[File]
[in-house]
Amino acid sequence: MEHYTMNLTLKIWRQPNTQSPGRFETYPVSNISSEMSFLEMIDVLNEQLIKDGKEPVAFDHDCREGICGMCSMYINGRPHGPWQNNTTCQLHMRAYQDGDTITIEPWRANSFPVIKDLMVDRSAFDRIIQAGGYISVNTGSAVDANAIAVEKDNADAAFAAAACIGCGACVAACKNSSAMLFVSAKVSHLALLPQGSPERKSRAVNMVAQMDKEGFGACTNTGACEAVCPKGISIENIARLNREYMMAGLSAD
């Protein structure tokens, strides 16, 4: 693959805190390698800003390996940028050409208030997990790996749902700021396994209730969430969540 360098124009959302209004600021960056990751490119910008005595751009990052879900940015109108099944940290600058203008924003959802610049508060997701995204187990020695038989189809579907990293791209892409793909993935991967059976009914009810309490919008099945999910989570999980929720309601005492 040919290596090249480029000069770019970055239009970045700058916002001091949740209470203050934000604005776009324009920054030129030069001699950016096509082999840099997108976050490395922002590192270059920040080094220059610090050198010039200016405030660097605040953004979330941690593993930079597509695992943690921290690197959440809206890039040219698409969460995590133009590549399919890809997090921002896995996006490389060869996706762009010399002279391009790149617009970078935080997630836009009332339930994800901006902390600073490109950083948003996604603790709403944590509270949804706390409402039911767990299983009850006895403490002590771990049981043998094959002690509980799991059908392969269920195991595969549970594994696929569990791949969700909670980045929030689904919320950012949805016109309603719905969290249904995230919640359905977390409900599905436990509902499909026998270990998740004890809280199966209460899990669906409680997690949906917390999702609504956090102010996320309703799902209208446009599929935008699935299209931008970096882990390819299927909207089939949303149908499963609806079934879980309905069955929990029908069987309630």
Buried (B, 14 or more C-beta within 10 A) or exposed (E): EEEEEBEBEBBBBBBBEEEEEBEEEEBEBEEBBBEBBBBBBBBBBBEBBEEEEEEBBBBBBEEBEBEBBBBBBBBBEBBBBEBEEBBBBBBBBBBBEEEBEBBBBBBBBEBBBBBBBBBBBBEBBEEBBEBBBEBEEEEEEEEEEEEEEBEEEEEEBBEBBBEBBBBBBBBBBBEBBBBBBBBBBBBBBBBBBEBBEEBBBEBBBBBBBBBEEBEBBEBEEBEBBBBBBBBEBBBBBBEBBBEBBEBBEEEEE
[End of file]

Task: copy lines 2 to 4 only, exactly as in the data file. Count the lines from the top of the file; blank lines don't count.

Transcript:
Amino acid sequence: MEHYTMNLTLKIWRQPNTQSPGRFETYPVSNISSEMSFLEMIDVLNEQLIKDGKEPVAFDHDCREGICGMCSMYINGRPHGPWQNNTTCQLHMRAYQDGDTITIEPWRANSFPVIKDLMVDRSAFDRIIQAGGYISVNTGSAVDANAIAVEKDNADAAFAAAACIGCGACVAACKNSSAMLFVSAKVSHLALLPQGSPERKSRAVNMVAQMDKEGFGACTNTGACEAVCPKGISIENIARLNREYMMAGLSAD
């Protein structure tokens, strides 16, 4: 693959805190390698800003390996940028050409208030997990790996749902700021396994209730969430969540 360098124009959302209004600021960056990751490119910008005595751009990052879900940015109108099944940290600058203008924003959802610049508060997701995204187990020695038989189809579907990293791209892409793909993935991967059976009914009810309490919008099945999910989570999980929720309601005492 040919290596090249480029000069770019970055239009970045700058916002001091949740209470203050934000604005776009324009920054030129030069001699950016096509082999840099997108976050490395922002590192270059920040080094220059610090050198010039200016405030660097605040953004979330941690593993930079597509695992943690921290690197959440809206890039040219698409969460995590133009590549399919890809997090921002896995996006490389060869996706762009010399002279391009790149617009970078935080997630836009009332339930994800901006902390600073490109950083948003996604603790709403944590509270949804706390409402039911767990299983009850006895403490002590771990049981043998094959002690509980799991059908392969269920195991595969549970594994696929569990791949969700909670980045929030689904919320950012949805016109309603719905969290249904995230919640359905977390409900599905436990509902499909026998270990998740004890809280199966209460899990669906409680997690949906917390999702609504956090102010996320309703799902209208446009599929935008699935299209931008970096882990390819299927909207089939949303149908499963609806079934879980309905069955929990029908069987309630």
Buried (B, 14 or more C-beta within 10 A) or exposed (E): EEEEEBEBEBBBBBBBEEEEEBEEEEBEBEEBBBEBBBBBBBBBBBEBBEEEEEEBBBBBBEEBEBEBBBBBBBBBEBBBBEBEEBBBBBBBBBBBEEEBEBBBBBBBBEBBBBBBBBBBBBEBBEEBBEBBBEBEEEEEEEEEEEEEEBEEEEEEBBEBBBEBBBBBBBBBBBEBBBBBBBBBBBBBBBBBBEBBEEBBBEBBBBBBBBBEEBEBBEBEEBEBBBBBBBBEBBBBBBEBBBEBBEBBEEEEE